Political conservatives are at war with themselves as they try to implement a policy championed by their nationalist, anti-immigrant wing. The consensus is that their unloved, error-prone party leader is on borrowed time.
On the other side, there is energy and passion, fueled by strong support from young people drawn to an aging career legislator. Once dismissed as an ideologue stuck in a 1970s-era socialist utopia, he is now regarded by many as the country’s most likely next leader.
British politics don’t completely parallel those in the United States. But there have been a lot of similarities in recent years. Britain has taken the nationalist wave roiling the Western world to a logical extreme, and in the process may have opened the way to a very different future.
Britain’s narrow vote in June 2016 to leave the European Union was a reflection of the same sentiment that put Donald Trump over the top six months later. Trump praised the “Brexit” vote, and some of its most ardent backers returned the favor.
Both countries witnessed the surprise emergence of a leftwing politician: Bernie Sanders in the U.S. and Labor leader Jeremy Corbyn in the U.K. And in both countries, the main conservative party has been spinning its wheels despite having a lock on power.
Prime Minister Theresa May is no Donald Trump. She is more likely to be the victim of political theater than the perpetrator of it. She is an experienced legislator and Cabinet member who opposed leaving the European Union. But after David Cameron, who called the EU referendum, resigned, she pursued the prime minister’s job, declaring she would negotiate the best exit deal possible.
Then she made a colossal mistake. May calculated that she could strengthen her majority in Parliament – and her claim to speak for the whole country during Brexit negotiations – by calling nationwide elections in June.
As it turned out, Labor only looked dead, and May’s Tories lost their majority. The Conservatives now need the votes of a socially conservative party from Northern Ireland just to stay in power. (The UK Independence Party, which pushed hard for Brexit, tanked in the voting.)
In the wake of the election, polls found May’s approval rating in Trump’s neighborhood – the mid-30s. Negotiations with the EU over terms of Britain’s exit have made little progress, a reflection in part of May’s inability to reconcile officials who want a “softer” exit and closer relations with Europe, and those who want a clean break. Cabinet infighting is vicious. May’s foreign secretary, the ebullient Boris Johnson, is widely thought to be maneuvering to replace her. One insider widely quoted in British media described a “stench of death” around her government. Instead of marching toward a radiant post-EU future, Britain is slouching toward the exits, grumbling and snarling along the way.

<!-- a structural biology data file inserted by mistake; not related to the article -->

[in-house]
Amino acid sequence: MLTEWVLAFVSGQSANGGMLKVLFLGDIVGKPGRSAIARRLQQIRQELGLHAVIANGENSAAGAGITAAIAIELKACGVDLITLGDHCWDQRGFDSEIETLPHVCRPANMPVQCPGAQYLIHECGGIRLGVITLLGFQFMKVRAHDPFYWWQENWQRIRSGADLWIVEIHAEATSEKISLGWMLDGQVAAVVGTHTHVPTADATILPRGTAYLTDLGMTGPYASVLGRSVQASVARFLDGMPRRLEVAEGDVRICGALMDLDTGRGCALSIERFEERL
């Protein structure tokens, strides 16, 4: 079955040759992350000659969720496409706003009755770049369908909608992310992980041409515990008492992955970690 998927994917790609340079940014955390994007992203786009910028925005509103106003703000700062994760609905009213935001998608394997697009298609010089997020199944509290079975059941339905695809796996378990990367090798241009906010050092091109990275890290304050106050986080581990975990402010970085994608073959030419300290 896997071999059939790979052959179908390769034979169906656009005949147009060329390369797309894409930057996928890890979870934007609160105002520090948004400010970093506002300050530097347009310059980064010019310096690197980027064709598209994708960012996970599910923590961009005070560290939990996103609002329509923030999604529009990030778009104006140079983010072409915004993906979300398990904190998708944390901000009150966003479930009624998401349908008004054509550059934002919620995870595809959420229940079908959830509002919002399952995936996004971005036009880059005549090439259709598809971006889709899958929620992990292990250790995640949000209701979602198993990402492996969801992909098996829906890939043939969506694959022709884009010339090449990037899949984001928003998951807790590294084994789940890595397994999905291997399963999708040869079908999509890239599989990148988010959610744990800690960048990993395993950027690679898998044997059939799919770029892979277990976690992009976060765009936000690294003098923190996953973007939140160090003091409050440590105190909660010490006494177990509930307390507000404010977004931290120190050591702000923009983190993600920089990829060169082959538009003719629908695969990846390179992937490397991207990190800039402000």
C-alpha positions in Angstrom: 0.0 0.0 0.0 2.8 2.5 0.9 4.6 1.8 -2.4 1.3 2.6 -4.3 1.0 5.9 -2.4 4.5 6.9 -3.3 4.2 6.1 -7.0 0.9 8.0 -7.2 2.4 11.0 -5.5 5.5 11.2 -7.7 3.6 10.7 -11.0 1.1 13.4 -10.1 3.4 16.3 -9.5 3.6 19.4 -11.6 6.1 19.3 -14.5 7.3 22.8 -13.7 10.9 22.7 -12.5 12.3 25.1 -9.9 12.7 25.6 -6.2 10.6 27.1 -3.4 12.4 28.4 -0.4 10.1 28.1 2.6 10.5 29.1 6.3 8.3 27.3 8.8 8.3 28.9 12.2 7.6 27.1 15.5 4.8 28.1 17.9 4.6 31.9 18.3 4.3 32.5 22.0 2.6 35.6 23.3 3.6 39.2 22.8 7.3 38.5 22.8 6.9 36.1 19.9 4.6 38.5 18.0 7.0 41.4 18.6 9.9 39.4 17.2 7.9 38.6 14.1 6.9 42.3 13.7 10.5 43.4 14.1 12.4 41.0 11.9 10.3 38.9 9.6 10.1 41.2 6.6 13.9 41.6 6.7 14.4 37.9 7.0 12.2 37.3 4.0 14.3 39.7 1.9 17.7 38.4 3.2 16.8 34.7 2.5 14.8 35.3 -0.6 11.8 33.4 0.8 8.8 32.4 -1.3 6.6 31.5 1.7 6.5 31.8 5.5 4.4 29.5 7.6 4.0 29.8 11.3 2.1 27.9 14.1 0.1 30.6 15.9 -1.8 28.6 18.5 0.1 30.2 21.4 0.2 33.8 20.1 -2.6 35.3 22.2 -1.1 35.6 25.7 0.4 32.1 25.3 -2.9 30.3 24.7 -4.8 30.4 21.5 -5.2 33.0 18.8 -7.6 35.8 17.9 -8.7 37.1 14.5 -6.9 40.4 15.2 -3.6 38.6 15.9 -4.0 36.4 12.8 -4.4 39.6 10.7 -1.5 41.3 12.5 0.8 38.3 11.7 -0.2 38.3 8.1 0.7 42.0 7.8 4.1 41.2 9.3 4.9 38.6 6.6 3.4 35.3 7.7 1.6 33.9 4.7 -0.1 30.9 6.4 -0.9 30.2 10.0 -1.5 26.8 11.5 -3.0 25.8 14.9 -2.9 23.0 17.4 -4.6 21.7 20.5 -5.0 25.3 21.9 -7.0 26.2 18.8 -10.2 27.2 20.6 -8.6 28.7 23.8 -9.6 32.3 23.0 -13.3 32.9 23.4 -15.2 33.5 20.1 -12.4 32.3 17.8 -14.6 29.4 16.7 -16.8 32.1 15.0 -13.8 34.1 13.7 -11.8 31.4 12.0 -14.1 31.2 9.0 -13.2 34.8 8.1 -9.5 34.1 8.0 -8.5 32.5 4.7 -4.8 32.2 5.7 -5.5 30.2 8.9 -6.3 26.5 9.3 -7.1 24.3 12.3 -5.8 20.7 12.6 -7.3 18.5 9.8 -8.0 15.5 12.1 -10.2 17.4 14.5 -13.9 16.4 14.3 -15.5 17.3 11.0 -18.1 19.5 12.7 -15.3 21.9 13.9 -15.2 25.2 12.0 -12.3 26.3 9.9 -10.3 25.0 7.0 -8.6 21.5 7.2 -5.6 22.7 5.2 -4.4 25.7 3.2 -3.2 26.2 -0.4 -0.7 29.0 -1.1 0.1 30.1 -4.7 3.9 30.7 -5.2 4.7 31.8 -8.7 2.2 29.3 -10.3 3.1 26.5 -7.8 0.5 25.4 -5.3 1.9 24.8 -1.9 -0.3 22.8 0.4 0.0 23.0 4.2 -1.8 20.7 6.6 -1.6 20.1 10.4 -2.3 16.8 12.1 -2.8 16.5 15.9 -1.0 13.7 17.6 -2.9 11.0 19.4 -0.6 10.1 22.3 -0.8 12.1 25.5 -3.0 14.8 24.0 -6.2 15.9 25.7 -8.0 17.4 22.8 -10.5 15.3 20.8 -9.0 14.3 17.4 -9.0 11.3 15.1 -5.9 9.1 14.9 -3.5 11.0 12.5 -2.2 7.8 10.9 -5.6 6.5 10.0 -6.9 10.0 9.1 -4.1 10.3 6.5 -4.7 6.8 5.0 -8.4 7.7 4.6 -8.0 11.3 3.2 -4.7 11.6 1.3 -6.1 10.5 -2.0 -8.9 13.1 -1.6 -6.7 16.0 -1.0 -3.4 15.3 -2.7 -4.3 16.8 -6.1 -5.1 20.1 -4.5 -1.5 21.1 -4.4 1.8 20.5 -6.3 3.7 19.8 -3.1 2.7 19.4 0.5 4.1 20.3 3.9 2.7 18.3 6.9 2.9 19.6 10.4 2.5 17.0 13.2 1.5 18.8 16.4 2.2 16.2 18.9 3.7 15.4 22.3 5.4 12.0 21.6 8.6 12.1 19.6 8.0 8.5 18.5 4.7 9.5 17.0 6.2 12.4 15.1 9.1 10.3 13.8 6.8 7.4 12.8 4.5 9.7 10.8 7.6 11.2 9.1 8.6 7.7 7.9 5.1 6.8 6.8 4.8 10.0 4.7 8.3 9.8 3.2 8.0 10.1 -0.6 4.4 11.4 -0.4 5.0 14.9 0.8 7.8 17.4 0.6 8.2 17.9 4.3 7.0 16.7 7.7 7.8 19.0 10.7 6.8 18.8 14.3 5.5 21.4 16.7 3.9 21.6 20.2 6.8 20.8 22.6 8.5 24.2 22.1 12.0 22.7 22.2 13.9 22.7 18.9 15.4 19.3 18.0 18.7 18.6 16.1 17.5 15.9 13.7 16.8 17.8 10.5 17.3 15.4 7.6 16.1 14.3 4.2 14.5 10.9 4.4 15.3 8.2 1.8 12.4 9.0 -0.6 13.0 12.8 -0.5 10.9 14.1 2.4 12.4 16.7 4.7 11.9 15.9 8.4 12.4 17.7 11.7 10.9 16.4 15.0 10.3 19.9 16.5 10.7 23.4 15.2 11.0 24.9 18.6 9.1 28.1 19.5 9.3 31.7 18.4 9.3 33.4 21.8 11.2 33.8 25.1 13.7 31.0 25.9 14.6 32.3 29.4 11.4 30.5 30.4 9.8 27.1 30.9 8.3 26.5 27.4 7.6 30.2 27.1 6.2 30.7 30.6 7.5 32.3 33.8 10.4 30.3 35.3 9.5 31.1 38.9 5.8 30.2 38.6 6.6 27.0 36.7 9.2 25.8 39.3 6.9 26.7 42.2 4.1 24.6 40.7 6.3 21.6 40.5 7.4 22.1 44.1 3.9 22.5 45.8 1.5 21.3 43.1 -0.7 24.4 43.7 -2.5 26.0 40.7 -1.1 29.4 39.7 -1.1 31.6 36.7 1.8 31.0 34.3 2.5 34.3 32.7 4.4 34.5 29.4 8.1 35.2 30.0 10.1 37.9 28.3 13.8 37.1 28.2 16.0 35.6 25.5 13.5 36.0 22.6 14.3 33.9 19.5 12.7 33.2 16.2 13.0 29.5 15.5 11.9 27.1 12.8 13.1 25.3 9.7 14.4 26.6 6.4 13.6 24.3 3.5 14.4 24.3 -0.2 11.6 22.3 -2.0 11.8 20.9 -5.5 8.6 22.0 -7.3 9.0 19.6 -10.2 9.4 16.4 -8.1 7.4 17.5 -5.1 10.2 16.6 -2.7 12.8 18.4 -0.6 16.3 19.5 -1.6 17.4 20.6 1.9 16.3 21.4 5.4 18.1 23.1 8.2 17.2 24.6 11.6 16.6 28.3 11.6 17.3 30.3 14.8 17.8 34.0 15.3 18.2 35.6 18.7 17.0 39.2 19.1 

And Corbyn? After being roundly criticized for a poor effort to promote remaining in the EU, Corbyn has caught fire. While Labor still ended up with fewer votes than the Tories in the election, it gained 30 seats in parliament. Polls indicate Corbyn is personally more popular than May.
The enthusiasm and momentum on Labor’s side is palpable. Labor has long been battered by accusations that it would ruin the economy by massively raising taxes and redistributing wealth. The Economist recently declared Corbyn to be Britain’s “most likely next prime minister,” even while fretting about how radical his policies would be. Depending on the answer, it said, a Corbyn government might be no worse for business than a bungled Brexit.
Younger people voted overwhelmingly to remain in the EU. And although it’s unlikely Labor could reverse the decision, they have flocked to Corbyn. His image as an average guy who rides a bicycle, gardens and makes jam is part of it. So is the clever use of social media – here is one compilation of the best Corbyn memes. In June, more than 60 percent of voters under 40 chose Labor; 23 percent chose the Conservatives. The younger you were, the more likely you were to vote Labor.
The equivalent gap in the 2016 U.S. presidential election was narrower. Hillary Clinton led 55-37 percent among those between the ages of 18 and 29 and 50-42 percent among those between 30 and 44.
British and U.S. politics have a way of tracking each other. Margaret Thatcher became prime minister, pulling Britain to the right, the year before Americans elected Ronald Reagan. Less than two years after Bill Clinton won the presidency by moving Democrats to the center, Tony Blair became Labor leader and implemented a new, centrist agenda. He went on to serve a decade as prime minister.
Is Britain’s experience this time anything more than a curiosity for Americans? Hard to say — particularly after the surprises of the last two years. The Tories, like Labor before them, may only appear dead. The youth vote may turn out to be a passing phenomenon.
But the side that wants it more often wins. For now, the energy appears to be on the left.